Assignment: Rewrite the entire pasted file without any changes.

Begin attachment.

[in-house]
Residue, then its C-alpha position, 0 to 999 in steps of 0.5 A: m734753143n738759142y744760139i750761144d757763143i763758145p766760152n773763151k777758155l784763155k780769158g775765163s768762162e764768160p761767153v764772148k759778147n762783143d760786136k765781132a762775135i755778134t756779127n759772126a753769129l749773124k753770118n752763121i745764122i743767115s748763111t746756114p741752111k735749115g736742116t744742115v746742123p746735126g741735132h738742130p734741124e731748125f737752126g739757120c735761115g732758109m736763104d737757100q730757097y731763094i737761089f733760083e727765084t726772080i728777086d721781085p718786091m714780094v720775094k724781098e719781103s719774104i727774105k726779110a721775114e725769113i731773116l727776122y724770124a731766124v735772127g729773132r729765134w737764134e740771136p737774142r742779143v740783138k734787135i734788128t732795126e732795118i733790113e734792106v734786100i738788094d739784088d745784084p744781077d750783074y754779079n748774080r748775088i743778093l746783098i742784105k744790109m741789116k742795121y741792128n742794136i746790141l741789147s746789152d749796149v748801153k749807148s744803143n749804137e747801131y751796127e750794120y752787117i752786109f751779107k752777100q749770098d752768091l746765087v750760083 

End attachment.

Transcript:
[in-house]
Residue, then its C-alpha position, 0 to 999 in steps of 0.5 A: m734753143n738759142y744760139i750761144d757763143i763758145p766760152n773763151k777758155l784763155k780769158g775765163s768762162e764768160p761767153v764772148k759778147n762783143d760786136k765781132a762775135i755778134t756779127n759772126a753769129l749773124k753770118n752763121i745764122i743767115s748763111t746756114p741752111k735749115g736742116t744742115v746742123p746735126g741735132h738742130p734741124e731748125f737752126g739757120c735761115g732758109m736763104d737757100q730757097y731763094i737761089f733760083e727765084t726772080i728777086d721781085p718786091m714780094v720775094k724781098e719781103s719774104i727774105k726779110a721775114e725769113i731773116l727776122y724770124a731766124v735772127g729773132r729765134w737764134e740771136p737774142r742779143v740783138k734787135i734788128t732795126e732795118i733790113e734792106v734786100i738788094d739784088d745784084p744781077d750783074y754779079n748774080r748775088i743778093l746783098i742784105k744790109m741789116k742795121y741792128n742794136i746790141l741789147s746789152d749796149v748801153k749807148s744803143n749804137e747801131y751796127e750794120y752787117i752786109f751779107k752777100q749770098d752768091l746765087v750760083 